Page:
Frequencies in the range of 10–100 MHz are necessary to cause dielectric heating, although higher frequencies work equally well or better, and in some materials (especially liquids) lower frequencies also have significant heating effects, often due to more unusual mechanisms. For example, in conductive liquids such as salt water, ion-drag causes heating, as charged ions are "dragged" more slowly back and forth in the liquid under influence of the electric field, striking liquid molecules in the process and transferring kinetic energy to them, which is eventually translated into molecular vibrations and thus into thermal energy.
Dielectric heating at low frequencies, as a near-field effect, requires a distance from electromagnetic radiator to absorber of less than 1/ ≈ 1/ of a wavelength. It is thus a contact process or near-contact process, since it usually sandwiches the material to be heated (usually a non-metal) between metal plates taking the place of the dielectric in what is effectively a very large capacitor. However, actual electrical contact is not necessary for heating a dielectric inside a capacitor, as the electric fields that form inside a capacitor subjected to a voltage do not require electrical contact of the capacitor plates with the (non-conducting) dielectric material between the plates. Because lower frequency electrical fields penetrate non-conductive materials far more deeply than do microwaves, heating pockets of water and organisms deep inside dry materials like wood, it can be used to rapidly heat and prepare many non-electrically conducting food and agricultural items, so long as they fit between the capacitor plates.
At very high frequencies, the wavelength of the electromagnetic field becomes shorter than the distance between the metal walls of the heating cavity, or than the dimensions of the walls themselves. This is the case inside a microwave oven. In such cases, conventional far-field electromagnetic waves form (the cavity no longer acts as a pure capacitor, but rather as an antenna), and are absorbed to cause heating, but the dipole-rotation mechanism of heat deposition remains the same. However, microwaves are not efficient at causing the heating effects of low frequency fields that depend on slower molecular motion, such as those caused by ion-drag.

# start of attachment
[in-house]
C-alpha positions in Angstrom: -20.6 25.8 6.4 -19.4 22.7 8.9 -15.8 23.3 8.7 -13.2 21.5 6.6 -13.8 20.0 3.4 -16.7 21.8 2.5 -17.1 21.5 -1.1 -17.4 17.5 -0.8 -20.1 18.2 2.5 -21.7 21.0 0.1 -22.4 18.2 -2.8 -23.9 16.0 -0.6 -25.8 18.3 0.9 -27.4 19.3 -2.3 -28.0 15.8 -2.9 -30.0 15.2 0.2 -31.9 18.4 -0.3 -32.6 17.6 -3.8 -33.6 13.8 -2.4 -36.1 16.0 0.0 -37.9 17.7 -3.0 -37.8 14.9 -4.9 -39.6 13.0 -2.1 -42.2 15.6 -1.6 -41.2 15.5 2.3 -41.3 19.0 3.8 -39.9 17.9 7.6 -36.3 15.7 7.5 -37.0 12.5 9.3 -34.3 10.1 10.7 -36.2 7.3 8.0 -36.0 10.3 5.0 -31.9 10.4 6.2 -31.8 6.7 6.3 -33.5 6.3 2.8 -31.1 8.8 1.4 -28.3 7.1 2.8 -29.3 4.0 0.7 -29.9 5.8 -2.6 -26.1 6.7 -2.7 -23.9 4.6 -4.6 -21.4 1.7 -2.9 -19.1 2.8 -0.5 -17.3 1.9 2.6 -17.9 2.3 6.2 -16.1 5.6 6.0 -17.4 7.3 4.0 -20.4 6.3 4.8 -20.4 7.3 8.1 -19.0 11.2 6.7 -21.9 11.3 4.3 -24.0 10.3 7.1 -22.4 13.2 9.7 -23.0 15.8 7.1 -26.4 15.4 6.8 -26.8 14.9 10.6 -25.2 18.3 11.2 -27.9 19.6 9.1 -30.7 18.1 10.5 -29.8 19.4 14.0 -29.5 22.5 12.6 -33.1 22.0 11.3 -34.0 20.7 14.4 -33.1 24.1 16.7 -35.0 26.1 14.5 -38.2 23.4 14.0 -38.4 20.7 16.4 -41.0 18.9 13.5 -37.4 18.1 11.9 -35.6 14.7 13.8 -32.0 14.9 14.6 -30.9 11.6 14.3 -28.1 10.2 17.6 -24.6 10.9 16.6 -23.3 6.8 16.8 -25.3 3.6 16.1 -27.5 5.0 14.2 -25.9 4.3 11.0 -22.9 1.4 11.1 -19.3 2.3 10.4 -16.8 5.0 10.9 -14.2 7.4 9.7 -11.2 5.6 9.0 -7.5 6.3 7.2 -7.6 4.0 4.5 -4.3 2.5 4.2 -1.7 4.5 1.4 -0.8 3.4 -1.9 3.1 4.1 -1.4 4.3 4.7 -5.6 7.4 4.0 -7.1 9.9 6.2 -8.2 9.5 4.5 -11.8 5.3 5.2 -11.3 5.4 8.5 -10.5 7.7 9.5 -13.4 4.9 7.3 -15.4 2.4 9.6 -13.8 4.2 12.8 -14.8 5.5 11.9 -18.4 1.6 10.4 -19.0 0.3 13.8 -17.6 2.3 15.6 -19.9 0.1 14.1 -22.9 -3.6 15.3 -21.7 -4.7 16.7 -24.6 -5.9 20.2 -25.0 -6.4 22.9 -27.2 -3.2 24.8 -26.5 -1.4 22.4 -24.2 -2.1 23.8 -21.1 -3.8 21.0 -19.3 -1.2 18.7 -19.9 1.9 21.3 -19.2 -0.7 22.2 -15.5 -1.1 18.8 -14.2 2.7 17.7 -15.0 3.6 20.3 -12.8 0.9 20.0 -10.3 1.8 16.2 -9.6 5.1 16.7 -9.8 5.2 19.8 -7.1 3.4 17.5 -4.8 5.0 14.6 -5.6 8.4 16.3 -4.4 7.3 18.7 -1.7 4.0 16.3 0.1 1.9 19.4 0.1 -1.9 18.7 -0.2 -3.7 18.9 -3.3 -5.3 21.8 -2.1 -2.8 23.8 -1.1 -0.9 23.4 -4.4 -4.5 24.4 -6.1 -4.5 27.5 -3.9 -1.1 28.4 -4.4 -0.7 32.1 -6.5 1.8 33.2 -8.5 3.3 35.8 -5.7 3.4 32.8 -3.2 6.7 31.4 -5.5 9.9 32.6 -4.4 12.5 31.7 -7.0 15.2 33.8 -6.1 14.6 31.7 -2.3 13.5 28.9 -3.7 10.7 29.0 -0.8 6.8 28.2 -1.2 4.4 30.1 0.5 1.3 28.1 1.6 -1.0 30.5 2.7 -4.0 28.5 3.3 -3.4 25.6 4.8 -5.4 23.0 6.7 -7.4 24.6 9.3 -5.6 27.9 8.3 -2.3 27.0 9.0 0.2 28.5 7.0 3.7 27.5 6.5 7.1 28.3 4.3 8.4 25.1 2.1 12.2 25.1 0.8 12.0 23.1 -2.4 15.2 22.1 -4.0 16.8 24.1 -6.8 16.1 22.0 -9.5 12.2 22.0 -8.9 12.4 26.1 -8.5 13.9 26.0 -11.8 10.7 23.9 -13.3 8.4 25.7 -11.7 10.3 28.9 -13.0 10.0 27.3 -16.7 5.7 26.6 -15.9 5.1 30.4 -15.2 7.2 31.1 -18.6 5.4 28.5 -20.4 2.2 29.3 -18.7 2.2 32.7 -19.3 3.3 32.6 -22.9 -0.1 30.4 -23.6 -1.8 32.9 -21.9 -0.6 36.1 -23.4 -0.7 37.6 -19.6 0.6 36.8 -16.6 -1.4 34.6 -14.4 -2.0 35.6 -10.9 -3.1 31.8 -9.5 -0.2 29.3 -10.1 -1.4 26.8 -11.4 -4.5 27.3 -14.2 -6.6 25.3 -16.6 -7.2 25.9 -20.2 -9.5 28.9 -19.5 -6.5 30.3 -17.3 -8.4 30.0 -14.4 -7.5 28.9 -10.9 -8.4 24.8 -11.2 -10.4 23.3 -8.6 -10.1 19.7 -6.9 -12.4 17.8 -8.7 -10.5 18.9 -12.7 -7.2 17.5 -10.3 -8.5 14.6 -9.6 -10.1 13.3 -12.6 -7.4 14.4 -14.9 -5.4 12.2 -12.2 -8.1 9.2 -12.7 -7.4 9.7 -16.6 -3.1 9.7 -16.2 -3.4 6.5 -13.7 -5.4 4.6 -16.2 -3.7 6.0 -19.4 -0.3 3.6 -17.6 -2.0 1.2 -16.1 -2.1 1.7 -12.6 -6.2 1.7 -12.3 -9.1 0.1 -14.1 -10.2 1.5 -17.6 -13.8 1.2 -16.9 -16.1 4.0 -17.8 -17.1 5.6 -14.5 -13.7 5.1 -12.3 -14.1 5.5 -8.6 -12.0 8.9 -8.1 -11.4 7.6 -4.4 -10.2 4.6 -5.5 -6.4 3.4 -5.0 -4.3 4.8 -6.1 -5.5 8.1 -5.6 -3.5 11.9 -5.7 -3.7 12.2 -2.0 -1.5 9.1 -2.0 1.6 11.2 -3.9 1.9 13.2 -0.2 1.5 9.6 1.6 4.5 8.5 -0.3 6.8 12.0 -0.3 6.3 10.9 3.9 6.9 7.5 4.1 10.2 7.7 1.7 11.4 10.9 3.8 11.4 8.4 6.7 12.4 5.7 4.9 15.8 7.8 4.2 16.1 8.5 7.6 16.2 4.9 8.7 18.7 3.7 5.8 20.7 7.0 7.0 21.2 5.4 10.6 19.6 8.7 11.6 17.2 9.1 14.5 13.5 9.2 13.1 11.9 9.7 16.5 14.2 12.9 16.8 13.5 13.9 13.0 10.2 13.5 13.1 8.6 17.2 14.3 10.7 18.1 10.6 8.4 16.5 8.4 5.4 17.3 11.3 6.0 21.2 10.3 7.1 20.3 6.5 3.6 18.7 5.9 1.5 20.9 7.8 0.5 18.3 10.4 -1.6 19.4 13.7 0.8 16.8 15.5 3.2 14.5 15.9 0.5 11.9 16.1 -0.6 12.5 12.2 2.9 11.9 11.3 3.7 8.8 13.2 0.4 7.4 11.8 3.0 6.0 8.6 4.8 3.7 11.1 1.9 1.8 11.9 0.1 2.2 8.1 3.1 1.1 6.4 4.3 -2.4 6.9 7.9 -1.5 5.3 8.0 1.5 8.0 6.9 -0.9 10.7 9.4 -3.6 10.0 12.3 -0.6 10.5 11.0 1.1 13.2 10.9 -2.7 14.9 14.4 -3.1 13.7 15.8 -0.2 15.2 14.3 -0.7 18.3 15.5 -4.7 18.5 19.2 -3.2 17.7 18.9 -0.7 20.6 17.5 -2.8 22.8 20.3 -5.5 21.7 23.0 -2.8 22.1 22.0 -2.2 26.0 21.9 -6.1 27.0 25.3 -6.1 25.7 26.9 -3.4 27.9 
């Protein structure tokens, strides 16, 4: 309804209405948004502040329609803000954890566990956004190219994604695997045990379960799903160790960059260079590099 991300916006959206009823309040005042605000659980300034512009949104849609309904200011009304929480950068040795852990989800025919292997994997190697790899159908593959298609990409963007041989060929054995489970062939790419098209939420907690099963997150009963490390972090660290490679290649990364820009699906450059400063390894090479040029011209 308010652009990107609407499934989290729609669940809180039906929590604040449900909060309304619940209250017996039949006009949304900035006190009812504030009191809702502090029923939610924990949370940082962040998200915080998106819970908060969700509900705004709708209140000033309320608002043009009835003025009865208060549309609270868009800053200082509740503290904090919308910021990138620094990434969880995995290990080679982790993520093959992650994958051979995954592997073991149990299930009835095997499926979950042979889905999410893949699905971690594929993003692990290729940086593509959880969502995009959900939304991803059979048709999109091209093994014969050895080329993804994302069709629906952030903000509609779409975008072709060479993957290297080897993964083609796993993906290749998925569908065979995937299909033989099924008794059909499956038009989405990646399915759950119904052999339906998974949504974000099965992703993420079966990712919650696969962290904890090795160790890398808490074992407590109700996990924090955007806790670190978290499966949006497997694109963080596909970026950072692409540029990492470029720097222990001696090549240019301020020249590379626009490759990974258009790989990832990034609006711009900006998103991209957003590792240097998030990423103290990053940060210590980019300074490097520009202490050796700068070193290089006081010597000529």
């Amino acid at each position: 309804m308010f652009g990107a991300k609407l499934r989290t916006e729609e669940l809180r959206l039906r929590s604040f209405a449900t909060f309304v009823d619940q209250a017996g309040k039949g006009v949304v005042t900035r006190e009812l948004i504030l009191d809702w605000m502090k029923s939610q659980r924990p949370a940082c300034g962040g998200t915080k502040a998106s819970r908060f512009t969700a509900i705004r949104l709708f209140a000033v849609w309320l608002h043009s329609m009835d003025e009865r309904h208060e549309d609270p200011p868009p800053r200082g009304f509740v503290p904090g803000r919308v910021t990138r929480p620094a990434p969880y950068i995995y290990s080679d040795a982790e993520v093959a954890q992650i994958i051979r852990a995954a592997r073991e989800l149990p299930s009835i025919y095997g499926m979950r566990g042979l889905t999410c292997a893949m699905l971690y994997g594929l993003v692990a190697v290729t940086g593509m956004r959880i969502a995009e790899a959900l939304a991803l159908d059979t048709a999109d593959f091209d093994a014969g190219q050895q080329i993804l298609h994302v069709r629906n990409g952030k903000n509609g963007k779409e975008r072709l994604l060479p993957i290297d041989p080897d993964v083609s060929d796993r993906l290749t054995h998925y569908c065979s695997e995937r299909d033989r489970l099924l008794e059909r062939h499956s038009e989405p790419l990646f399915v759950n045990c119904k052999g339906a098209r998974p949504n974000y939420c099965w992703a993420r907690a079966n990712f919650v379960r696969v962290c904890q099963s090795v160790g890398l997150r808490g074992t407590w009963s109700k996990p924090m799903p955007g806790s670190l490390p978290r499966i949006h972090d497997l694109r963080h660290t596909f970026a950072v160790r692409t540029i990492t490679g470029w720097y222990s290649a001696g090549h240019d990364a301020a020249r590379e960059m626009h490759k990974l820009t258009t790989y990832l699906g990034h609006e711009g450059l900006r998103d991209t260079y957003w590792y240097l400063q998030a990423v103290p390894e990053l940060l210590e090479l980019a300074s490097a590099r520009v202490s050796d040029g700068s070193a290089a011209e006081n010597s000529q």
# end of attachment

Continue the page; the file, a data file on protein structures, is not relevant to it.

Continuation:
Dielectric heating must be distinguished from Joule heating of conductive media, which is caused by induced electric currents in the media. For dielectric heating, the generated power density per volume is given by:
where ω is the angular frequency of the exciting radiation, εr″ is the imaginary part of the complex relative permittivity of the absorbing material, ε0 is the permittivity of free space and E the electric field strength. The imaginary part of the (frequency-dependent) relative permittivity is a measure for the ability of a dielectric material to convert electromagnetic field energy into heat.
If the conductivity σ of the material is small, or the frequency is high, such that σ ≪ ωε (with ε = εr″ · ε0), then dielectric heating is the dominant mechanism of loss of energy from the electromagnetic field into the medium.
Microwave frequencies penetrate conductive materials, including semi-solid substances like meat and living tissue, to a distance defined by the skin effect. The penetration essentially stops where all the penetrating microwave energy has been converted to heat in the tissue. Microwave ovens used to heat food are not set to the frequency for optimal absorption by water. If that were so, then the piece of food or liquid in question would absorb all microwave radiation in its outer layer, leading to a cool, unheated centre and a superheated surface. Instead, the frequency selected allows energy to penetrate deeper into the heated food. The frequency of a household microwave oven is 2.45 GHz, while the frequency for optimal absorbency by water is around 10 GHz.